John Campbell.*

The African media has closely followed the Black Lives Matter protests in the United States, almost always in solidarity with the protesters. Especially among African human rights groups, the American focus on police brutality resonates strongly. While generalization is risky about a continent with more than fifty states and one billion people, it can be said that for most Africans, the policeman is not your friend. The popular perception is that police brutality is the norm.

Police use of excessive force is an old song in Africa, and reform is difficult. Police forces tend to have been established by the former colonial powers, and they are national—a gendarmerie—rather than local. They are often poorly trained and paid; many resort to petty corruption simply to feed their families. Too often their culture is oriented toward protecting the state, just as it was during colonial rule, rather than serving the public. The elites that control and benefit from the state often dismiss cases of abuse and are slow to institute meaningful reform.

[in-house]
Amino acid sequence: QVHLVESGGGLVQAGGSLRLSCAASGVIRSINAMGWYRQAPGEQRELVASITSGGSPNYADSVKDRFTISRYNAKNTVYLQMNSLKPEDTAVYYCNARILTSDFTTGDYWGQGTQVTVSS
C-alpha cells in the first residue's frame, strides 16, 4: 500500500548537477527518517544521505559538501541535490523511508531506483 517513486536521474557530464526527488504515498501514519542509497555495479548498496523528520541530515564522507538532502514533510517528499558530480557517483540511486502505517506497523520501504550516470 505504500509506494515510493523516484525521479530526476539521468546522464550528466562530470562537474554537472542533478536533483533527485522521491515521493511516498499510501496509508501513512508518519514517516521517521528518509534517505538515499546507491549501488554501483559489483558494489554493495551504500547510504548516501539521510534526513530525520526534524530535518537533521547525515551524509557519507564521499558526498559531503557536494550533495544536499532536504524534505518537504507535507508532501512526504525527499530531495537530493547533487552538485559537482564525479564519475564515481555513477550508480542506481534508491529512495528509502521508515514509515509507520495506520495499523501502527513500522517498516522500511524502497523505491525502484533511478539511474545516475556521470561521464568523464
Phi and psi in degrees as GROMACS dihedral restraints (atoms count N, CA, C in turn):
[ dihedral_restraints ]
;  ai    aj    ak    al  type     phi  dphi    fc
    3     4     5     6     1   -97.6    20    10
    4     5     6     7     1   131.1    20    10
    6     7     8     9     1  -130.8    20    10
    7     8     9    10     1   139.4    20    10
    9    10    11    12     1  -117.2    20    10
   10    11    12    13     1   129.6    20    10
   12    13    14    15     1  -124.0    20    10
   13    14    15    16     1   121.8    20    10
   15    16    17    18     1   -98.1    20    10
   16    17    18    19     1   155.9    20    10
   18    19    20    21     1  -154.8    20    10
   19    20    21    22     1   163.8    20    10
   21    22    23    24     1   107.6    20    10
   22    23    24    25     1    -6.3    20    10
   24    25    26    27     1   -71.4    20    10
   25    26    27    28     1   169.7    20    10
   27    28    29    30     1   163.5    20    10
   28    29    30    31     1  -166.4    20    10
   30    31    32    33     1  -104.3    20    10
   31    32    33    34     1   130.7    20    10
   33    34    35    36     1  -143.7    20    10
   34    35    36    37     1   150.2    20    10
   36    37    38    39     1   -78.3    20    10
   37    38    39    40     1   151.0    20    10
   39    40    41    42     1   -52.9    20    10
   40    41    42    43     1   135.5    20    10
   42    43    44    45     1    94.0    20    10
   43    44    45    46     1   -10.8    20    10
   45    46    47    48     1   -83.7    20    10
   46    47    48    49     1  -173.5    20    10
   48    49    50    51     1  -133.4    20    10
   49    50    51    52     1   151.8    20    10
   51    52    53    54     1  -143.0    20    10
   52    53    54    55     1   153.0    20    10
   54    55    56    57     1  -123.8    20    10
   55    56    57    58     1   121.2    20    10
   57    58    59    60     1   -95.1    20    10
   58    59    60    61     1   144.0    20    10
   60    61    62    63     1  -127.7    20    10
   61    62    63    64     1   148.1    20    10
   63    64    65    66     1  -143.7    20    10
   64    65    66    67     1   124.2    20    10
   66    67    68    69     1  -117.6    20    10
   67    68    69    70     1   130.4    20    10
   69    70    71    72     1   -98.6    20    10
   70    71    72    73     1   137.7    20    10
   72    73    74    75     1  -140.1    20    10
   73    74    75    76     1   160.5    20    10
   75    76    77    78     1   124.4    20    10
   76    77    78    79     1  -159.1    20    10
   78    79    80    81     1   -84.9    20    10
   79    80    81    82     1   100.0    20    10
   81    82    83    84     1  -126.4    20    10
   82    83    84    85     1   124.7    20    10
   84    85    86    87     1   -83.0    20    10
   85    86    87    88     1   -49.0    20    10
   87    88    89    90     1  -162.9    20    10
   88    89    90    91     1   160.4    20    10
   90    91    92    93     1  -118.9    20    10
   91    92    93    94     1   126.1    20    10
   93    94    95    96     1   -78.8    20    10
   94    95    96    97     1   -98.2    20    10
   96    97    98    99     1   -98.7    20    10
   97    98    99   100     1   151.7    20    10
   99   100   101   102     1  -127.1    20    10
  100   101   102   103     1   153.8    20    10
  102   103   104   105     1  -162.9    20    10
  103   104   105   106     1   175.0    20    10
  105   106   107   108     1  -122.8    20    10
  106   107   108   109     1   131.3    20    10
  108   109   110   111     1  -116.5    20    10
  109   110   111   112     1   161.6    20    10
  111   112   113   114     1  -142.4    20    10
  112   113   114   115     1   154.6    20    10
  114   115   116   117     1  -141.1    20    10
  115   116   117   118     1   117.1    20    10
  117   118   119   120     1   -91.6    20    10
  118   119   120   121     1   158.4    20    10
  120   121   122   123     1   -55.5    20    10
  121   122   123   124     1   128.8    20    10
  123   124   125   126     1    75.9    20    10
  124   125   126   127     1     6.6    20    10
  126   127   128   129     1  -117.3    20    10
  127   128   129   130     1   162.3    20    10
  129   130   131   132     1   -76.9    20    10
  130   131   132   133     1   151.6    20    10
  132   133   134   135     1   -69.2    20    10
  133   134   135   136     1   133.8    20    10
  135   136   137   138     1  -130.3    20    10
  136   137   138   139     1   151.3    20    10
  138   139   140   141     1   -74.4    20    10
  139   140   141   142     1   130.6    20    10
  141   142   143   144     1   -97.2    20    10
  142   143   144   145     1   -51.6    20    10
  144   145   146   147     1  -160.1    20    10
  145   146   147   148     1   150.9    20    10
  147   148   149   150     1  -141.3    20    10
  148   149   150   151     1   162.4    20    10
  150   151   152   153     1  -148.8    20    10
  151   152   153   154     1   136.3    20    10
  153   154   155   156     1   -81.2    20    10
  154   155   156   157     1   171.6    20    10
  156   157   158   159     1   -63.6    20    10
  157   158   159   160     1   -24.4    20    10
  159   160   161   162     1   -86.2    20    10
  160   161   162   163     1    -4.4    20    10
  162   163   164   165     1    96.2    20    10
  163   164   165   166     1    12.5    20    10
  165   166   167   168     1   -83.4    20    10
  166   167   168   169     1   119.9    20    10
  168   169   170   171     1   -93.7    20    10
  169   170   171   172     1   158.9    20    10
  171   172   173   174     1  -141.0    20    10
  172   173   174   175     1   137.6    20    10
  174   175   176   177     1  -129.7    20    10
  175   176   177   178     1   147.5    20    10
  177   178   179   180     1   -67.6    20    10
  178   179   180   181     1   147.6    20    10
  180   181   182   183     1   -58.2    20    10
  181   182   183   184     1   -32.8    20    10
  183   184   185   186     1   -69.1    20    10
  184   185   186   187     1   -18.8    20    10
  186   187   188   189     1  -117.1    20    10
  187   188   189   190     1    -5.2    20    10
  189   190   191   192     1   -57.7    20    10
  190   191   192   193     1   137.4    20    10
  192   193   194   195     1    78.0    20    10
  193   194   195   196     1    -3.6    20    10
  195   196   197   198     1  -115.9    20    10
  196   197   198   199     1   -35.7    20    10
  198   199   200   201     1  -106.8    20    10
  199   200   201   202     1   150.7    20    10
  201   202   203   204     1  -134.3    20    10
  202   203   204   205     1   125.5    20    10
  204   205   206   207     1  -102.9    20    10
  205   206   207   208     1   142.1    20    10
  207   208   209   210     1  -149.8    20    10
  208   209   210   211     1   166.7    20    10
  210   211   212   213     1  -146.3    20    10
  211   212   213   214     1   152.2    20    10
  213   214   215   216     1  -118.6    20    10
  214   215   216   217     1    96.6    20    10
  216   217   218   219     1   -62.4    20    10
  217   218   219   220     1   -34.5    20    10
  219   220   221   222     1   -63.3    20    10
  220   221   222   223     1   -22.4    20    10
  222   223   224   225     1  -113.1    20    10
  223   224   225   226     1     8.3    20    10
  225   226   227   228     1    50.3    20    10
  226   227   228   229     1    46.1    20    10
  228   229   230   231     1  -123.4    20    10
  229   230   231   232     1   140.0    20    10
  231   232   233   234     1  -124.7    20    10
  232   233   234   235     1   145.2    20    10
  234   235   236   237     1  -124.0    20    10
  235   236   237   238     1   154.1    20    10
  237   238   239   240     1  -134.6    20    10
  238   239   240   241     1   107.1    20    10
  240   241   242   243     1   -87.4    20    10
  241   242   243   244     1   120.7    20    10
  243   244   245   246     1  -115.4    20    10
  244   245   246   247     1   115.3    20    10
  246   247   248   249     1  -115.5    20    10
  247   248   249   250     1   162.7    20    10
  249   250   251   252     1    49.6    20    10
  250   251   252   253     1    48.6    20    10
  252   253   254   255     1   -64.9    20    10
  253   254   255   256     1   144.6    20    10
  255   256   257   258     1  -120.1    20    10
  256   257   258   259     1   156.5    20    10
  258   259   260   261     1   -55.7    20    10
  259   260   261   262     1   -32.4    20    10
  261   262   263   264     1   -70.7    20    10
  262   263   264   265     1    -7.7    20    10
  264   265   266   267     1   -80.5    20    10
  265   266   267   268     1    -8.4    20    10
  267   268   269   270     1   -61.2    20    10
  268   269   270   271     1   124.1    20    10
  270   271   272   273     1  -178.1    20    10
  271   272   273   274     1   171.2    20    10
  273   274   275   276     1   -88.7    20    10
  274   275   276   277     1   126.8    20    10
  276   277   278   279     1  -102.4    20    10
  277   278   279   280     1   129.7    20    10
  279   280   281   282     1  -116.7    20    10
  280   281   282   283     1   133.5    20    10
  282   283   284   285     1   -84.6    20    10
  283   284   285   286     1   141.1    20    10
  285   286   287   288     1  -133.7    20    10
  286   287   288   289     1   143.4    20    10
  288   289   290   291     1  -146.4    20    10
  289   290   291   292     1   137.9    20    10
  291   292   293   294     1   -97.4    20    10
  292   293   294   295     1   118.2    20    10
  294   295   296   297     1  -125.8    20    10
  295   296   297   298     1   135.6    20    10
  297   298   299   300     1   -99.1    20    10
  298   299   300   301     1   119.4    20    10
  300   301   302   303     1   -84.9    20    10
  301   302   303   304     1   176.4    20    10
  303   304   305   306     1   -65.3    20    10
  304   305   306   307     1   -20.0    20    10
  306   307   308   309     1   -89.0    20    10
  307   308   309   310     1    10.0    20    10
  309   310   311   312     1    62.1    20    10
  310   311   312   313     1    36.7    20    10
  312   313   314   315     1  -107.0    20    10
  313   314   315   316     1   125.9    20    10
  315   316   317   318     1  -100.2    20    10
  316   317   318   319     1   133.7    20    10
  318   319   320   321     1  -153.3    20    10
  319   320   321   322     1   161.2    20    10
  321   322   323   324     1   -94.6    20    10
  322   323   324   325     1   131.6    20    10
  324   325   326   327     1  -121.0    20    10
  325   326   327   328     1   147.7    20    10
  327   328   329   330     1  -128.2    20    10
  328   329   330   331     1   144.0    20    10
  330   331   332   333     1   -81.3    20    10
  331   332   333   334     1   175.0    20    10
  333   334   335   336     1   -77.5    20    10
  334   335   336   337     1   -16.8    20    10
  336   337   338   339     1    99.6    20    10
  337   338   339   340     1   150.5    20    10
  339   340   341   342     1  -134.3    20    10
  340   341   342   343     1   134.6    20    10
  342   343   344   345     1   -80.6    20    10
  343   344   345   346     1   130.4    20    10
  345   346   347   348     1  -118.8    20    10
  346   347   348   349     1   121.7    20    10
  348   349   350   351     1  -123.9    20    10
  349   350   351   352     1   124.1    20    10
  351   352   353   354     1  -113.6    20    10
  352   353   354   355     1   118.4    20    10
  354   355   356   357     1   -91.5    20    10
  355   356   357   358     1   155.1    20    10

In many African countries, the police are one element in a system of institutional underdevelopment. Where the rule of law is feeble, courts are often corrupt, and prison conditions can be unspeakable, people will take justice into their own hands. There are reports of mobs lynching an alleged thief caught stealing in a city market, for example. Hence, too often the police function as a weak, under-resourced occupying power, too ready to resort to excessive force.

Hence, meaningful police reform may require the overhaul of the entire legal and judicial system and a fundamental, positive realignment of governments with the people they ought to serve. Such a reform program is not so simple or easy on a continent in the midst of a pandemic and one in which the quality of political leadership is often poor.

*John Campbell is Ralph Bunche Senior Fellow on Africa, Cfr

**Courtesy of Council on Foreign Relations